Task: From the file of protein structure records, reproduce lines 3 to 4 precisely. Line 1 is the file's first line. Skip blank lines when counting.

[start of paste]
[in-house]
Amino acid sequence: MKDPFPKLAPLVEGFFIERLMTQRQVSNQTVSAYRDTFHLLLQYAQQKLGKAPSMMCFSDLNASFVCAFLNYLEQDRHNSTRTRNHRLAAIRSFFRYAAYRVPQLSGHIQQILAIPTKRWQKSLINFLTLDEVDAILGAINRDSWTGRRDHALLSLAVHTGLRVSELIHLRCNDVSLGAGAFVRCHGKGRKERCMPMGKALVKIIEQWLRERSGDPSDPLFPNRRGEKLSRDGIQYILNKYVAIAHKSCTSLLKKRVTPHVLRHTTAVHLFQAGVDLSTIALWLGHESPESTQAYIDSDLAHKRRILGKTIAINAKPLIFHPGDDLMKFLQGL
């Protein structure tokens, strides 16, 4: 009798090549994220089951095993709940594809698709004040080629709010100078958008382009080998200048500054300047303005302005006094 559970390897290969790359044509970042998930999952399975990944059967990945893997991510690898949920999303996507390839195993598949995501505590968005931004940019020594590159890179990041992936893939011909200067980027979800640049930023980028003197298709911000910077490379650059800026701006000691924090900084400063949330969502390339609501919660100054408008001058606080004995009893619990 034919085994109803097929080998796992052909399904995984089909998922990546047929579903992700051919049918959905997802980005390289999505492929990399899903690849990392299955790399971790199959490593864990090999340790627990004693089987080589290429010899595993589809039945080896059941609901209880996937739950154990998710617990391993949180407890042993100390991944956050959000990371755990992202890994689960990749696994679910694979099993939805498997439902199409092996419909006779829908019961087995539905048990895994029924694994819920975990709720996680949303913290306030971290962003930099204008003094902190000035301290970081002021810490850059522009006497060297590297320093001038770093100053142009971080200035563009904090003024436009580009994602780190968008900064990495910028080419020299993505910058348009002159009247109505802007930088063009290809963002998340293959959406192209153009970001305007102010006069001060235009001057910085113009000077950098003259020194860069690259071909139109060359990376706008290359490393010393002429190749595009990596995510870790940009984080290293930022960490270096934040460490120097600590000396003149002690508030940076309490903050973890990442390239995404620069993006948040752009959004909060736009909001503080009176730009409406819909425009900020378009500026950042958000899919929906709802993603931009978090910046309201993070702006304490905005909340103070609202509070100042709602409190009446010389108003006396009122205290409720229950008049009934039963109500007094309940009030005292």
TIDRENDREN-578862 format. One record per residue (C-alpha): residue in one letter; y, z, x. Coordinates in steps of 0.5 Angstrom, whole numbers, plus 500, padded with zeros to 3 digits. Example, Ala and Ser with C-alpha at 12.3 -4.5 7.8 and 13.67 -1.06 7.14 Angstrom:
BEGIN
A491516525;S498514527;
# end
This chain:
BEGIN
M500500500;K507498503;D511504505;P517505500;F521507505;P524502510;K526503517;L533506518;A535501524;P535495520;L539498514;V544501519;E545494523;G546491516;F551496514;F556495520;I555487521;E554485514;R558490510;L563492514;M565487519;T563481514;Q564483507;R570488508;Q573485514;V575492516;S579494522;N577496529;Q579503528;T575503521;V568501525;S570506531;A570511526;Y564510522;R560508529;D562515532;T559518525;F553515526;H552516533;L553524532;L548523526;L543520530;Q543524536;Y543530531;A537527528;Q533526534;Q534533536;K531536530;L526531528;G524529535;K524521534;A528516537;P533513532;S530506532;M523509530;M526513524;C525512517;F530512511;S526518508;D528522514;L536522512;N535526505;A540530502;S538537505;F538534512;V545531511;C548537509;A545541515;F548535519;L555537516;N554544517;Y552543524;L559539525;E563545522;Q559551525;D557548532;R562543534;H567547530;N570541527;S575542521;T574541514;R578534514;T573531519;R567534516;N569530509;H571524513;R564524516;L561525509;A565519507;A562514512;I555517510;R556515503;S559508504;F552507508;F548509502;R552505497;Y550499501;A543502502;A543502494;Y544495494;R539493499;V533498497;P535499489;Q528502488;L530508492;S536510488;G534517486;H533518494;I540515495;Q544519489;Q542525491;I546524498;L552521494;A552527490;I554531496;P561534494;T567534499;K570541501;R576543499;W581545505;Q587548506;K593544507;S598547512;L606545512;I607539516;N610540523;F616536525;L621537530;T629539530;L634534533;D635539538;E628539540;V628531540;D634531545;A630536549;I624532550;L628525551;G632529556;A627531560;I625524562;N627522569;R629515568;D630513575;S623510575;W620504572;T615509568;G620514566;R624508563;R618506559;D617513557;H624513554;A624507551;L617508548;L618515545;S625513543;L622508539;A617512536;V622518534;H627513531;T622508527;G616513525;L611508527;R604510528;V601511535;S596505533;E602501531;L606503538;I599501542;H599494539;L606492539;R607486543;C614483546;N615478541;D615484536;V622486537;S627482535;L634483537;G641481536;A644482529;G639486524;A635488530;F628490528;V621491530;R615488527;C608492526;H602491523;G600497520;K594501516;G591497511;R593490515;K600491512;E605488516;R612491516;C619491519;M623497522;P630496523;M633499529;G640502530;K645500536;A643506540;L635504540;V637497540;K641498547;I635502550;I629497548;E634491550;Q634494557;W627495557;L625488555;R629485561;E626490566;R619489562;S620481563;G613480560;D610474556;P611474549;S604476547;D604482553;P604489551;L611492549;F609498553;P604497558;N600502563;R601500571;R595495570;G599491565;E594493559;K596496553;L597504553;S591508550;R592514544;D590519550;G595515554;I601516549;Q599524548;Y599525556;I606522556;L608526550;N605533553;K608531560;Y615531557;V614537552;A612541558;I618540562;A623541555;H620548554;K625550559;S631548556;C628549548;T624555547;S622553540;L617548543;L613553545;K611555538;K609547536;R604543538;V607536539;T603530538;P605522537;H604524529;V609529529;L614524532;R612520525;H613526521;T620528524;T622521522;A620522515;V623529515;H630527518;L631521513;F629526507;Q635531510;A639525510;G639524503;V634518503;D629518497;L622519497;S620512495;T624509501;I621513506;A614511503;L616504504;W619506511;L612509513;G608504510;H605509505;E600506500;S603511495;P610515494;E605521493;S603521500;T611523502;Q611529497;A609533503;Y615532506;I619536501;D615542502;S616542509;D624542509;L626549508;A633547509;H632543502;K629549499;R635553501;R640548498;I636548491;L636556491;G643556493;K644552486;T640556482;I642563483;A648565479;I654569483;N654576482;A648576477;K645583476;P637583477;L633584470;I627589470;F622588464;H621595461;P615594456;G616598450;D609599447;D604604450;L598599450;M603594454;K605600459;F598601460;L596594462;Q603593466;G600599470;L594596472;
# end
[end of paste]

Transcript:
């Protein structure tokens, strides 16, 4: 009798090549994220089951095993709940594809698709004040080629709010100078958008382009080998200048500054300047303005302005006094 559970390897290969790359044509970042998930999952399975990944059967990945893997991510690898949920999303996507390839195993598949995501505590968005931004940019020594590159890179990041992936893939011909200067980027979800640049930023980028003197298709911000910077490379650059800026701006000691924090900084400063949330969502390339609501919660100054408008001058606080004995009893619990 034919085994109803097929080998796992052909399904995984089909998922990546047929579903992700051919049918959905997802980005390289999505492929990399899903690849990392299955790399971790199959490593864990090999340790627990004693089987080589290429010899595993589809039945080896059941609901209880996937739950154990998710617990391993949180407890042993100390991944956050959000990371755990992202890994689960990749696994679910694979099993939805498997439902199409092996419909006779829908019961087995539905048990895994029924694994819920975990709720996680949303913290306030971290962003930099204008003094902190000035301290970081002021810490850059522009006497060297590297320093001038770093100053142009971080200035563009904090003024436009580009994602780190968008900064990495910028080419020299993505910058348009002159009247109505802007930088063009290809963002998340293959959406192209153009970001305007102010006069001060235009001057910085113009000077950098003259020194860069690259071909139109060359990376706008290359490393010393002429190749595009990596995510870790940009984080290293930022960490270096934040460490120097600590000396003149002690508030940076309490903050973890990442390239995404620069993006948040752009959004909060736009909001503080009176730009409406819909425009900020378009500026950042958000899919929906709802993603931009978090910046309201993070702006304490905005909340103070609202509070100042709602409190009446010389108003006396009122205290409720229950008049009934039963109500007094309940009030005292």
TIDRENDREN-578862 format. One record per residue (C-alpha): residue in one letter; y, z, x. Coordinates in steps of 0.5 Angstrom, whole numbers, plus 500, padded with zeros to 3 digits. Example, Ala and Ser with C-alpha at 12.3 -4.5 7.8 and 13.67 -1.06 7.14 Angstrom: